If you know Grant Dunoon, you will be aware of his passion for flight, for sail and for technology. You may even have heard of the extraordinary sea rescue back in 2012, when on a dark night during a freak storm, he searched for, located and rescued a crew of six sailors from an angry Southern Ocean near Port Campbell, after their yacht took on water and sank.
Shaken but not deterred by this experience, Grant continued his club and ocean racing, upgrading to a beautiful Moody 54, initially named TryBooking.com. It was then renamed Blue Water Tracks to keep in synch with Grant and his wife Delma’s business interests. Grant was now set to put his hat into the ring for the Melbourne to Osaka yacht race, a challenging two-handed, 5,000+ nautical mile race held every 4-5 years.
When fellow ocean sailors and members of the Royal Brighton Yacht Club heard Grant was to present on his Melbourne to Osaka race and return, the dinner and ‘show’ tickets were quickly snapped up. No-one was disappointed except for Sue Bumstead, his fellow teammate for the race, who couldn’t be there as she is currently offshore.
Grant warmed up the audience with his Fireball Cinnamon Whisky and a non-trivial competition ‘Guess what’s in the Grab Bag’. The winners were rewarded with Chirping Bird wines from the vineyard of fellow Osaka competitor Rod Smallman. In the middle of each table was an odd-shaped red package.A seamless, technologically savvy presentation and talk followed dinner, which included a brief interview with Rod where he described the conditions at Port Phillip Heads and his view of Blue Water Tracks being launched off a particularly ugly wave in the battle to get out of the dangerous waters at the Heads.
Grant spoke about the boat’s lack of performance once they had settled and were heading to Wilson’s Promontory and described his dismay when an inspection of the forward sail storage locker showed a small leak around the thruster housing which, with such a long journey ahead, could not be ignored. It would have been easy to withdraw at that time but not Grant. He advised race management that they were heading to Sydney to assess the damage, which would more than likely involve outside assistance, and therefore a penalty from the jury.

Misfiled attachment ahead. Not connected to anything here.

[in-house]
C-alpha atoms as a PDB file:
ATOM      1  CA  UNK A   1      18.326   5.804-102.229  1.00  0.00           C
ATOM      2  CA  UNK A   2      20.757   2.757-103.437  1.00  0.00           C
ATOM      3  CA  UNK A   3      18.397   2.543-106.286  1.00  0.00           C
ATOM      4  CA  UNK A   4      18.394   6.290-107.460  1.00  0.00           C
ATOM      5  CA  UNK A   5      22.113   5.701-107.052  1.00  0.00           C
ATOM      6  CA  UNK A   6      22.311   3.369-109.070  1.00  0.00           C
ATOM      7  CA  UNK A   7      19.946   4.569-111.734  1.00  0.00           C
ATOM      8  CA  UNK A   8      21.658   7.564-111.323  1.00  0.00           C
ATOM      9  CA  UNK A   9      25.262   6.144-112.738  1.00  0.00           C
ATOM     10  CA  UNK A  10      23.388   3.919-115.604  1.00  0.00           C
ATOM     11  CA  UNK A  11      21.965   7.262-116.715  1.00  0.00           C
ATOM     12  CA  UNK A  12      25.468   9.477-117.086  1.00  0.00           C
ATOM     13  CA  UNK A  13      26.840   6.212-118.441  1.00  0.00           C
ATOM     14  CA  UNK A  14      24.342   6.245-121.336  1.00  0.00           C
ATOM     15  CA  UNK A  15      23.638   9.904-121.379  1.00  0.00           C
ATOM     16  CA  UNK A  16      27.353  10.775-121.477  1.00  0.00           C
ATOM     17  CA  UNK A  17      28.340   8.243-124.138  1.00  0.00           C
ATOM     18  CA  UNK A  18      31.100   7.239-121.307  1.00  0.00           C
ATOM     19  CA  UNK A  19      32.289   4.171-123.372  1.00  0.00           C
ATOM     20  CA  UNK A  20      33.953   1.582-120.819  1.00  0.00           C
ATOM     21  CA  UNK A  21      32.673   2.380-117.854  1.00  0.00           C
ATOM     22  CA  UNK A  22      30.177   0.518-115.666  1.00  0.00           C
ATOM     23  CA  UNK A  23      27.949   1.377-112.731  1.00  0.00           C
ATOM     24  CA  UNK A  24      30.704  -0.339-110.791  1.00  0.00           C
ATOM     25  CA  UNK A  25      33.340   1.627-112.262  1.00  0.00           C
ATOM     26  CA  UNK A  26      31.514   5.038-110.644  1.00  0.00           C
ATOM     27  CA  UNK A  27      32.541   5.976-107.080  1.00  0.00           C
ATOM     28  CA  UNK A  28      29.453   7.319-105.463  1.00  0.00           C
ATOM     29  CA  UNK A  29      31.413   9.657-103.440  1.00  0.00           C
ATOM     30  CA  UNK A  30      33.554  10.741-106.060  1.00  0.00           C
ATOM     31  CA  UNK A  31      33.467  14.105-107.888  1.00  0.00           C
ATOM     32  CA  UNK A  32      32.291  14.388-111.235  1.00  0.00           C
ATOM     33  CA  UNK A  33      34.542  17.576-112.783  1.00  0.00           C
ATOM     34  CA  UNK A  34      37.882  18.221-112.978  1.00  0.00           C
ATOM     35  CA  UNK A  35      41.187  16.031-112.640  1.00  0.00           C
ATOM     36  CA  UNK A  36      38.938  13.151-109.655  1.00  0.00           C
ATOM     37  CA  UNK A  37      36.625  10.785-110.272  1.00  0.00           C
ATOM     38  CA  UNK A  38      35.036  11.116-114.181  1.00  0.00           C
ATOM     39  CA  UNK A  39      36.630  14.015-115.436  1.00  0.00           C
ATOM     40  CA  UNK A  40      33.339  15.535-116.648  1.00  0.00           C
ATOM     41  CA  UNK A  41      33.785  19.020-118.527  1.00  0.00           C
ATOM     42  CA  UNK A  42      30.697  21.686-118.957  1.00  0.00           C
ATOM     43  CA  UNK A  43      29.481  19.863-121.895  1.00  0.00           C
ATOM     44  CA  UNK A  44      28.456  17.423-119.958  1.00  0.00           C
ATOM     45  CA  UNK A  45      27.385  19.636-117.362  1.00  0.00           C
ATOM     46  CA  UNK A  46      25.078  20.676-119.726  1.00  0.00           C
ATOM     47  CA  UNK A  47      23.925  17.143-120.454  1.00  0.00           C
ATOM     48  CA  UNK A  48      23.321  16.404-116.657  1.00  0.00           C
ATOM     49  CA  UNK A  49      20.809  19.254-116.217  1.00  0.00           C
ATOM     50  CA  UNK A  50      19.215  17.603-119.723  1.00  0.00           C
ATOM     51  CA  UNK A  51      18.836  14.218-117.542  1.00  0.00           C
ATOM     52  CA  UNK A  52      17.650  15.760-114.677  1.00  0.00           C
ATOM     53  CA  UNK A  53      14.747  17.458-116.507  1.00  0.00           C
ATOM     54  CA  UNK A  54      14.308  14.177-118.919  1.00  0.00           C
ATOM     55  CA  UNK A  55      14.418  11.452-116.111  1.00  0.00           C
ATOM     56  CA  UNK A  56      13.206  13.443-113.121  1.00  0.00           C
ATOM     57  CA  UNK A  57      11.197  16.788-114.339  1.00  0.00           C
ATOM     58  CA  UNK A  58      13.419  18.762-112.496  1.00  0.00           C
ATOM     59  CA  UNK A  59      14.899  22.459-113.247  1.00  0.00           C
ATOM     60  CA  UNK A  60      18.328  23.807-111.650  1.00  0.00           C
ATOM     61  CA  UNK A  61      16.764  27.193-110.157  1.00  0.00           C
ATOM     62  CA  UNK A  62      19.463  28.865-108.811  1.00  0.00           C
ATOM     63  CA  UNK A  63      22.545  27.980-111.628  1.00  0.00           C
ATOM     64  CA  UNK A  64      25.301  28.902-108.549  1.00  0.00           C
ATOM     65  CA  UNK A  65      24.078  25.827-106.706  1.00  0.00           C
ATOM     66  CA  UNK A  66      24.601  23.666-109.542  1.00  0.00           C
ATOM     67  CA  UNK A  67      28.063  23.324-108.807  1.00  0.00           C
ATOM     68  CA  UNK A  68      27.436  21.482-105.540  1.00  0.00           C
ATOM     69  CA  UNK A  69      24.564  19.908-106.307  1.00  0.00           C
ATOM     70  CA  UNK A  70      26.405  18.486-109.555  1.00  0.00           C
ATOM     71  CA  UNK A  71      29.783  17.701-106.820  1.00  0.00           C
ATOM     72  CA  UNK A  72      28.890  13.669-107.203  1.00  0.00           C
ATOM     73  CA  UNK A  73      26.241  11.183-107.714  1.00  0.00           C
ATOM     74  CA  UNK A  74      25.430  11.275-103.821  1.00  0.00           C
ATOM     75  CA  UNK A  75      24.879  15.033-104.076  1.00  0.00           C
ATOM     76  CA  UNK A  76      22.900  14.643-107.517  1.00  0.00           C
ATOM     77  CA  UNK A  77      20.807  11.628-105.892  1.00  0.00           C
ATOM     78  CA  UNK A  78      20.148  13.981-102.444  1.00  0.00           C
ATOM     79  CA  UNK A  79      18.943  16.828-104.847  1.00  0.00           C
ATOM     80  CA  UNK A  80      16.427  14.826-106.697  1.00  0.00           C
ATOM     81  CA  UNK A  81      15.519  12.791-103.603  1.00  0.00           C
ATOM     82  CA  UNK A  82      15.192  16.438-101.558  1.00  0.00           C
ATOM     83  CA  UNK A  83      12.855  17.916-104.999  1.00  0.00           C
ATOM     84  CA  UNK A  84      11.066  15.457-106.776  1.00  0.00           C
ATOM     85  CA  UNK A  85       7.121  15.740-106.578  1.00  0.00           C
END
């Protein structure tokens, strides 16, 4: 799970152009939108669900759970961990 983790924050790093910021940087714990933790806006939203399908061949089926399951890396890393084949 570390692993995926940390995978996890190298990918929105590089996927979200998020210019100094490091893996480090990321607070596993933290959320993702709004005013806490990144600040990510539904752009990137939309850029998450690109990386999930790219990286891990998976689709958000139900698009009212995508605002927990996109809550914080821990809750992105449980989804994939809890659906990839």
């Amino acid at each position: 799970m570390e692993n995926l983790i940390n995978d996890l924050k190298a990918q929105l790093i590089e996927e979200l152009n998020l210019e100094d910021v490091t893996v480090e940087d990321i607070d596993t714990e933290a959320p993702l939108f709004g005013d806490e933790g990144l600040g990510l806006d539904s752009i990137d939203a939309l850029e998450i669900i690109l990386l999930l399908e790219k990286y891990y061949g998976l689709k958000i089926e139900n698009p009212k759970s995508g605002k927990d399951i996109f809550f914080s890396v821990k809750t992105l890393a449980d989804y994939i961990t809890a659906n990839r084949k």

Arriving in Sydney on Easter Saturday involved more delays and by the time they continued their race, the trade winds moved northwards ahead of them, giving them no opportunity to catch the fleet. Heading slowly north, they were challenged again with damage to their steering which they were unable to repair at sea. This meant another stop, this time at Southport, another penalty and another delay.
Not to be discouraged, Grant and Sue decided to persevere and finally arrived in Osaka to a heroes’ welcome, which greets all finishers of this great race. Grant gifted the Commodore of the Osaka Hokko Yacht Club with a didgeridoo and the welcome party for Blue Water Tracks was celebrated heartily.
Grant admitted to not having given the return journey much thought. The focus had been on the race and getting to Osaka. His presentation on their adventure however was remarkable, with beautiful anecdotes, photos, some spectacular drone footage. Thankfully, there’d been no further incidents.
Oh, the red package? Cruising home in company with Red Jacket and Spirit of Downunder, Grant became aware that it was Annette’s birthday, the skipper of Red Jacket. He launched a gift in a red, inflated garbage bag to drift downwind to them. It was a cinnamon scroll birthday cake, all the sweeter as Red Jacket had no stove, and no fridge. It was devoured with glee by Annette and crew, and by those at RBYC lucky enough to be there for this outstanding presentation.
A lovely gesture which demonstrates the camaraderie that develops between the competitors on a race such as the Osaka Cup from this shared experience.
by Robyn Brooke